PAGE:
Standoff at Hanlon Park drags on for fourth day
Thursday, July 30, 200911 Comments
Protesters stand atop a watch tower in the middle of the occupied Hanlon Creek Business Park. (Greg Beneteau)
(Click here for more photos of the Hanlon Creek Business Park Occupation)
In the end, they sat and waited. And waited.
By sundown, protesters occupying the Hanlon Creek Business Park realized police likely weren’t coming to take them away just yet.
The city served the group an eviction notice which expired at 4 pm today. But the only police presence occurred when two cruisers drove past the entrance to the site at around 5 o’clock.
One of the officers waved at the crowd as he drove by. Otherwise, things were quiet.
Throughout the afternoon, a steady stream of well-wishers and local residents stopped by the protesters’ camp, a community of tents, tarps and crude wooden structures in the middle of a construction site. In the evening dinner was served: a potluck of donated foods and soup simmering on a makeshift fireplace.
Meanwhile, at least a dozen cars were parked near the entrance to the site, while regional media had camera crews at the ready to cover a possible standoff.
As the deadline approached, protesters prepared themselves for possible confrontation with the authorities. Many of the 50 occupants signed contact forms detailing who to contact in case of an arrest. Others wrote contact numbers on their forearms.
Sitting on a pile of wood chips, Shareen instructed protesters how to deal with police. She gave them the contact number for a sympathetic lawyer who would take their cases pro bono, and warned them not to actively resist arrest in order to avoid more serious charges.
“We don’t want to fight. That’s not why we’re here,” she said.
The Mercury reported that Guelph Police were still waiting for direction from the city, which owns the land.
Police Spokesperson Constable Kevin McCord said police wanted to avoid taking an “aggressive stance” if possible.
“Come four o’clock, if they haven’t moved or aren’t going to move, then I would imagine there is going to be some communication with them,” McCord said. “But what that is going to be and who is going to do it, I can’t say right now. As always, we will want to deal with them in the most peaceful, non-conflicting way possible.”
Mayor Karen Farbridge told thecannon earlier today the protesters had to be evicted in order to protect their safety and avoid environmental damage to the site.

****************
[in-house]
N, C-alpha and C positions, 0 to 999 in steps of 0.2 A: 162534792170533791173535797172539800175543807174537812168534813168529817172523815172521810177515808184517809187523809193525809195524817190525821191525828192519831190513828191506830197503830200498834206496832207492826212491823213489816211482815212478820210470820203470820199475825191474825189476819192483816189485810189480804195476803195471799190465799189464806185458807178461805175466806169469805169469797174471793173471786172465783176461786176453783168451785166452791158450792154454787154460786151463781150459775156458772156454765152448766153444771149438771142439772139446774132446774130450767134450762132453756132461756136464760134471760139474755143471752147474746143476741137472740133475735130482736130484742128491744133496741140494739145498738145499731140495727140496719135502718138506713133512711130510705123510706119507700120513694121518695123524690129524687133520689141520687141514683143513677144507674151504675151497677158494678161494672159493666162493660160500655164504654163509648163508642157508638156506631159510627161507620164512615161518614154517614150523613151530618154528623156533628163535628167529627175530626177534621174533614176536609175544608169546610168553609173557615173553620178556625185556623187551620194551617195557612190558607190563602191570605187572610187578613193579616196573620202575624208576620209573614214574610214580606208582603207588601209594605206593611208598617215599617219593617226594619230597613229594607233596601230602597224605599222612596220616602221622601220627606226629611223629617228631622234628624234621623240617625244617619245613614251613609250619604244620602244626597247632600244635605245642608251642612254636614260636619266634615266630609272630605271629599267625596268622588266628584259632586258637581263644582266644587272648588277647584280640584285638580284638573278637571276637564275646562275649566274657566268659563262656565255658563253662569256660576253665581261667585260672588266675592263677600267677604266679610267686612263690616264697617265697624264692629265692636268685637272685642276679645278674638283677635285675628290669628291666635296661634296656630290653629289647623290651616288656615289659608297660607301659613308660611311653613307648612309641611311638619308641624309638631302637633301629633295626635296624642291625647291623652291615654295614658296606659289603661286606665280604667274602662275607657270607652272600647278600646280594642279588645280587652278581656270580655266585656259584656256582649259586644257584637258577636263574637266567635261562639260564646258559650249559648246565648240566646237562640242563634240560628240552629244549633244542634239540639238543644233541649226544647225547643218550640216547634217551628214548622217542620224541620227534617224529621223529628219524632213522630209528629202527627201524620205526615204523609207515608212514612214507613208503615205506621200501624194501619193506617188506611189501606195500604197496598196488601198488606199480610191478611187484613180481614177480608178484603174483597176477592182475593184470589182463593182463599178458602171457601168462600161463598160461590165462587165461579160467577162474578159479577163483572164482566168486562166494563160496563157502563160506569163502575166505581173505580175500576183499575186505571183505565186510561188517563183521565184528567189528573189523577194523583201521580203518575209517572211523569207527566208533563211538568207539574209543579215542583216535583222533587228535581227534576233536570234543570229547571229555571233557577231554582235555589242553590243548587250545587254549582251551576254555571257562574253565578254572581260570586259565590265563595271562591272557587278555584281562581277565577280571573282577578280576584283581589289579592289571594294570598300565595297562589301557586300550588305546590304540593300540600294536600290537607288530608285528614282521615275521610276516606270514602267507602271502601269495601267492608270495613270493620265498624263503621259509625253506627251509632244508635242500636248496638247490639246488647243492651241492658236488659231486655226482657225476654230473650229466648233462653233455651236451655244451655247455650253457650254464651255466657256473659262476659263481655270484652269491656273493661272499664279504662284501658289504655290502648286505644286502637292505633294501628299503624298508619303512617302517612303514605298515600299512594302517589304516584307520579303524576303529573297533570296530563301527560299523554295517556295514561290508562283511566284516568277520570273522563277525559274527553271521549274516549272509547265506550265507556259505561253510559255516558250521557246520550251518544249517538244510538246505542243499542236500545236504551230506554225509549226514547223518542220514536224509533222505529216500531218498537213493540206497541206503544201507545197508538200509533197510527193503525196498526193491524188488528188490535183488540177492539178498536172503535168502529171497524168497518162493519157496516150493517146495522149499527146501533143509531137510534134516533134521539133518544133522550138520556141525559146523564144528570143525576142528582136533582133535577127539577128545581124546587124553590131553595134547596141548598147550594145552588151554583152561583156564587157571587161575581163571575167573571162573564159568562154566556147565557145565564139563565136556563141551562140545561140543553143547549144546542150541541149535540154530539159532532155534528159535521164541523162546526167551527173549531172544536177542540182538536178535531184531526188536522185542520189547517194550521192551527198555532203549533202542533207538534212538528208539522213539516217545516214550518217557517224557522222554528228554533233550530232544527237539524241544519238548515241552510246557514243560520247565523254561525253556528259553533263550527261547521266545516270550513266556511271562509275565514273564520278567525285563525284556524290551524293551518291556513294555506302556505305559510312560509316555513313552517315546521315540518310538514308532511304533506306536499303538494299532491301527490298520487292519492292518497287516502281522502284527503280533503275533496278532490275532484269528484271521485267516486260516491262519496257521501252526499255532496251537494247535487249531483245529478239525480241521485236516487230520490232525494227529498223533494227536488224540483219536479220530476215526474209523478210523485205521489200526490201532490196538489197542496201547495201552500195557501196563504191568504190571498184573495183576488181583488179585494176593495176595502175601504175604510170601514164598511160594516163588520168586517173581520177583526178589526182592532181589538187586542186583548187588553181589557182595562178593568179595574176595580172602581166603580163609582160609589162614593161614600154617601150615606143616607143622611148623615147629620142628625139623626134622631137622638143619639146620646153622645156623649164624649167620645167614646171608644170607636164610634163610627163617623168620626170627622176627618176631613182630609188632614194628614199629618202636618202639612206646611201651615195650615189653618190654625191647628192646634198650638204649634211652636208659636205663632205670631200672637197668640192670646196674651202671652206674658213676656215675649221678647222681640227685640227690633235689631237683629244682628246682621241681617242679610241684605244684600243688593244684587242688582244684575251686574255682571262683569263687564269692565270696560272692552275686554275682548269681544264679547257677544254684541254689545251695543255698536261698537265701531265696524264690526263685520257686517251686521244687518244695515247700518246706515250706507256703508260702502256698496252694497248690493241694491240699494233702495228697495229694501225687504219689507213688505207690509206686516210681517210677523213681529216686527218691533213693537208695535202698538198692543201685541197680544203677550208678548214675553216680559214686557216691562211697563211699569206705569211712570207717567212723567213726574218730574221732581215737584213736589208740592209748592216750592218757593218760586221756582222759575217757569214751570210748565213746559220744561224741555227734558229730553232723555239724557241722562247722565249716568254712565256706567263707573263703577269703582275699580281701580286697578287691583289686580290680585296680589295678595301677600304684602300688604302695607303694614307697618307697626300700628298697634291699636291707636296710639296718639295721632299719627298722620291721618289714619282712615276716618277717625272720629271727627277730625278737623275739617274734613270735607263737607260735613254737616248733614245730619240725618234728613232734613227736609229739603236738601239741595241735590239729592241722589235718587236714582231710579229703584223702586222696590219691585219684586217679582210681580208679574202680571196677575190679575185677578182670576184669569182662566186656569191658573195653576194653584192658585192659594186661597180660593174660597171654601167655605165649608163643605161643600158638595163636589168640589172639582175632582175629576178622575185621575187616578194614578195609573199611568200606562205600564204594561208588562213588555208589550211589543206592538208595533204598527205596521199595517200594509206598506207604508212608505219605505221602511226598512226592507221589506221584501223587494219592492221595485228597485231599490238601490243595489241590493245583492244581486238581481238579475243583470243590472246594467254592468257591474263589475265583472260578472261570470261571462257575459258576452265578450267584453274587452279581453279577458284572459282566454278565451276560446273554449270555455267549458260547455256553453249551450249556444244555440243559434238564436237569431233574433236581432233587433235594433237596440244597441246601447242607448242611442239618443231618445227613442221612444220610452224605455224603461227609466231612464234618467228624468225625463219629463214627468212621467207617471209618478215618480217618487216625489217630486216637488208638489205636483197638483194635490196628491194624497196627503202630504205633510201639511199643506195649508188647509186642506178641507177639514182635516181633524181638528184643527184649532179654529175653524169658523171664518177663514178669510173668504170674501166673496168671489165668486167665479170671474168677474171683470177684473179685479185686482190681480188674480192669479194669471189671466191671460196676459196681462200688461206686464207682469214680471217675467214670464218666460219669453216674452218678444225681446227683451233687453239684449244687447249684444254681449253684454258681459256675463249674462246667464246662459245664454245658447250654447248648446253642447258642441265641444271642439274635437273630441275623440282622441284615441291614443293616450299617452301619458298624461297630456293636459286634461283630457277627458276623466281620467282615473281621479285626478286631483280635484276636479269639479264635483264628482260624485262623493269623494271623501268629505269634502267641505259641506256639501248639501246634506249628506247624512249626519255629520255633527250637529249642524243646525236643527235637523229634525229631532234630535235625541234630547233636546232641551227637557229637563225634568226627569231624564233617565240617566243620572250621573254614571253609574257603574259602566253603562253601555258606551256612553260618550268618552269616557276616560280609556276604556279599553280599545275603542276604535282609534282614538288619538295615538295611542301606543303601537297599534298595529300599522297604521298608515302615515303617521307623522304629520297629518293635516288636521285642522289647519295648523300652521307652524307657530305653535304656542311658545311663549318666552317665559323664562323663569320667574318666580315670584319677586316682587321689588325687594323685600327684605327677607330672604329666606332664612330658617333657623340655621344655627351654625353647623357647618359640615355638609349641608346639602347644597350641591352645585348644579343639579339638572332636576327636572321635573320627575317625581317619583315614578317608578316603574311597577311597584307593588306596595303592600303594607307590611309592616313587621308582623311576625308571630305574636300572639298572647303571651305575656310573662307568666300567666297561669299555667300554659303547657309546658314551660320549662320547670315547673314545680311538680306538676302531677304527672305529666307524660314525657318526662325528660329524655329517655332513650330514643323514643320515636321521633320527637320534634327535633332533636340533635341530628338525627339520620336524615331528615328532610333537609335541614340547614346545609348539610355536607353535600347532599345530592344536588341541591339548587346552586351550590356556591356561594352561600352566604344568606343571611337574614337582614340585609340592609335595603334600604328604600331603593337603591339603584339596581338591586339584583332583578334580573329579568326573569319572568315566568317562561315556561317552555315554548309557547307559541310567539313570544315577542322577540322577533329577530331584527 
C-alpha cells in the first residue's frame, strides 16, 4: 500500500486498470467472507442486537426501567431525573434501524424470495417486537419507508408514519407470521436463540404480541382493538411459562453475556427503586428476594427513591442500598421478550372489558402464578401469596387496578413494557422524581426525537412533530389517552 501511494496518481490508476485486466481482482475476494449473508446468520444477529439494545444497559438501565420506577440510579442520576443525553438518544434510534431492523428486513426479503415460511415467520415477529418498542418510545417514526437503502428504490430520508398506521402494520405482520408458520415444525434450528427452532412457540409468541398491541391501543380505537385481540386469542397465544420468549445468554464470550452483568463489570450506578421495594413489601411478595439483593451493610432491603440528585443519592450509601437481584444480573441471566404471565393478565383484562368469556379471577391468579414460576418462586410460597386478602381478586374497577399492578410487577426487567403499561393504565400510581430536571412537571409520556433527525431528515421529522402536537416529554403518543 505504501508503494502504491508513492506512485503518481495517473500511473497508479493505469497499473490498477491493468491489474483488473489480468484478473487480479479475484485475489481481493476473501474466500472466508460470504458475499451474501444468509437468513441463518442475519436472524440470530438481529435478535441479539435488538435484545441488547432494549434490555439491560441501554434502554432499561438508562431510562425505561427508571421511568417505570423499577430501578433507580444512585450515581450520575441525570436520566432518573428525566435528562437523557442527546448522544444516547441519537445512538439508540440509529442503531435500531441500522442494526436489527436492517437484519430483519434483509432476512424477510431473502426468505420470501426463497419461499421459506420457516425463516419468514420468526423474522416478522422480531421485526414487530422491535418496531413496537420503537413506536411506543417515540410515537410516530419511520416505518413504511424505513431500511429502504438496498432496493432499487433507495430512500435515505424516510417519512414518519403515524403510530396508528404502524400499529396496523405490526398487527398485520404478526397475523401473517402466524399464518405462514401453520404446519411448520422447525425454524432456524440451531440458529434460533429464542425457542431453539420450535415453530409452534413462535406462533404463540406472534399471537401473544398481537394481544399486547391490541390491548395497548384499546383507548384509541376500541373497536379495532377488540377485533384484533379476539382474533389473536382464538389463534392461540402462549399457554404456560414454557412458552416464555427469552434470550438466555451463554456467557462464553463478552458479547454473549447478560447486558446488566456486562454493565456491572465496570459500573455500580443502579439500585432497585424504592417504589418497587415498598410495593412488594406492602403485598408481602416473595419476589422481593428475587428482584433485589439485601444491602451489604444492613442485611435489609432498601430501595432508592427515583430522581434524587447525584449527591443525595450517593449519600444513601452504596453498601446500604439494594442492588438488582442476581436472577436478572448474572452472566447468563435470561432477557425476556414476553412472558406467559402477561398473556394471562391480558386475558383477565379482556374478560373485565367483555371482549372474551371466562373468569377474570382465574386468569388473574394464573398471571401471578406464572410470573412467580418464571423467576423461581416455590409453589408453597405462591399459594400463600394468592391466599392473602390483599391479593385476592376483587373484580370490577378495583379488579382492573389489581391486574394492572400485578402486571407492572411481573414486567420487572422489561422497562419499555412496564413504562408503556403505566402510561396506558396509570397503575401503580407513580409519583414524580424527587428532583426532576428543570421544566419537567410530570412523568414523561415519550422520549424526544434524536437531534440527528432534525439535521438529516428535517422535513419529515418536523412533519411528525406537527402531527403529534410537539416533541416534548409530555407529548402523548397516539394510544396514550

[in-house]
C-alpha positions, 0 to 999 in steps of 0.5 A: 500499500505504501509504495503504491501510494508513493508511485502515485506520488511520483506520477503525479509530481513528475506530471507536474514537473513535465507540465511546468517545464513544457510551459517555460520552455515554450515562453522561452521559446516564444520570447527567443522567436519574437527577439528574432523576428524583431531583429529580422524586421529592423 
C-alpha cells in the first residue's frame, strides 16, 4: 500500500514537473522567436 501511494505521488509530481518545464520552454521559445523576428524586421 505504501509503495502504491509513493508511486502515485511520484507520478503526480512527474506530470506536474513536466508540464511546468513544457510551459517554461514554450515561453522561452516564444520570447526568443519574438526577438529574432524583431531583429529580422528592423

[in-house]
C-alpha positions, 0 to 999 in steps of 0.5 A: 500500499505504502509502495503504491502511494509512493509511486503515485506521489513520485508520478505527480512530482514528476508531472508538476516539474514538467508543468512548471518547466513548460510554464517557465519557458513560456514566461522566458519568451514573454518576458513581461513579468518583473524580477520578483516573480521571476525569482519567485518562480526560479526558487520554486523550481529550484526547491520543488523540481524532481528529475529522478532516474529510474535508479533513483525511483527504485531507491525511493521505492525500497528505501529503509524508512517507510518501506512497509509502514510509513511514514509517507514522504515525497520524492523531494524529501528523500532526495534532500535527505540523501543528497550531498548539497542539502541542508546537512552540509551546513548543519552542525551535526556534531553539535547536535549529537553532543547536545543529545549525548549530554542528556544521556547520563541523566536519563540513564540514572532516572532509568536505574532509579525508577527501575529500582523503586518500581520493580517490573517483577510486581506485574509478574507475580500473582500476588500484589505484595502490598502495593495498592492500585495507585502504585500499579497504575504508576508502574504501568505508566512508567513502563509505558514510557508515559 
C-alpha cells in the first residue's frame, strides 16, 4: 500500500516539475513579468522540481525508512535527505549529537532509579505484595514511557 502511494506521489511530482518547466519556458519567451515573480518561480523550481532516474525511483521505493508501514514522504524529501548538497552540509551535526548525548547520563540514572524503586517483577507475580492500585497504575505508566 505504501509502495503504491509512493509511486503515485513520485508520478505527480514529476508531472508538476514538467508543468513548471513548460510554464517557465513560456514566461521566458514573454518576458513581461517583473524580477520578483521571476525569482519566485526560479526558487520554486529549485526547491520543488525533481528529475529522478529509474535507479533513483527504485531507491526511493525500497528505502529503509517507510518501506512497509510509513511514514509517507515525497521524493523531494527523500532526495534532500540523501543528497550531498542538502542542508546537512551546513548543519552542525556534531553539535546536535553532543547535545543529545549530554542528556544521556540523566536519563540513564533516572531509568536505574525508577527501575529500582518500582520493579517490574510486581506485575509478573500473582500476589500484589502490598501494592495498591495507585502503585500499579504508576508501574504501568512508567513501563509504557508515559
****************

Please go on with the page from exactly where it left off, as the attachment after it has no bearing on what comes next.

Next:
The city was open to having the protesters gather an alternate site so that construction could continue, she added.
A protester who called himself Paul mocked the city’s offer to relocate their camp, using a graphic example.
“Imagine you’re this forest and I’m the construction company,” Paul said “I have a sword and I want to stab you.”
“Now imagine my friend is trying to stop me and I say ‘It’s alright, just go wait over there.’ Meanwhile…” he made a stabbing motion with his hands. “It’s not a concession; it’s a pat on the head.”
One of the group's media liaisons, Sam Ansleis, was guarded with her comments, saying she felt uncomfortable speaking for the entire group.
When asked about the possibility of a confrontation with police, Ansleis would only reiterated the group's commitment to "protecting this vital and thriving ecosystem" from commericial development.
"We hope that the city does not take action by way of having police forcefully removing us from this site," she added.
Local resident John Reel applauded the group for their efforts, but worried the mostly young, haphazardly-dressed crowd would be stereotyped as idealistic hippies.
"I worry they won't be taken seriously because of how they look," said Reel, whose home backs onto the 675-acre property the city wants convert to a business park. "It's a shame, because it is a really important issue."
He said he also worried about the possibility of violence erupting if police moved in, saying it would not give protesters "the right kind of attention."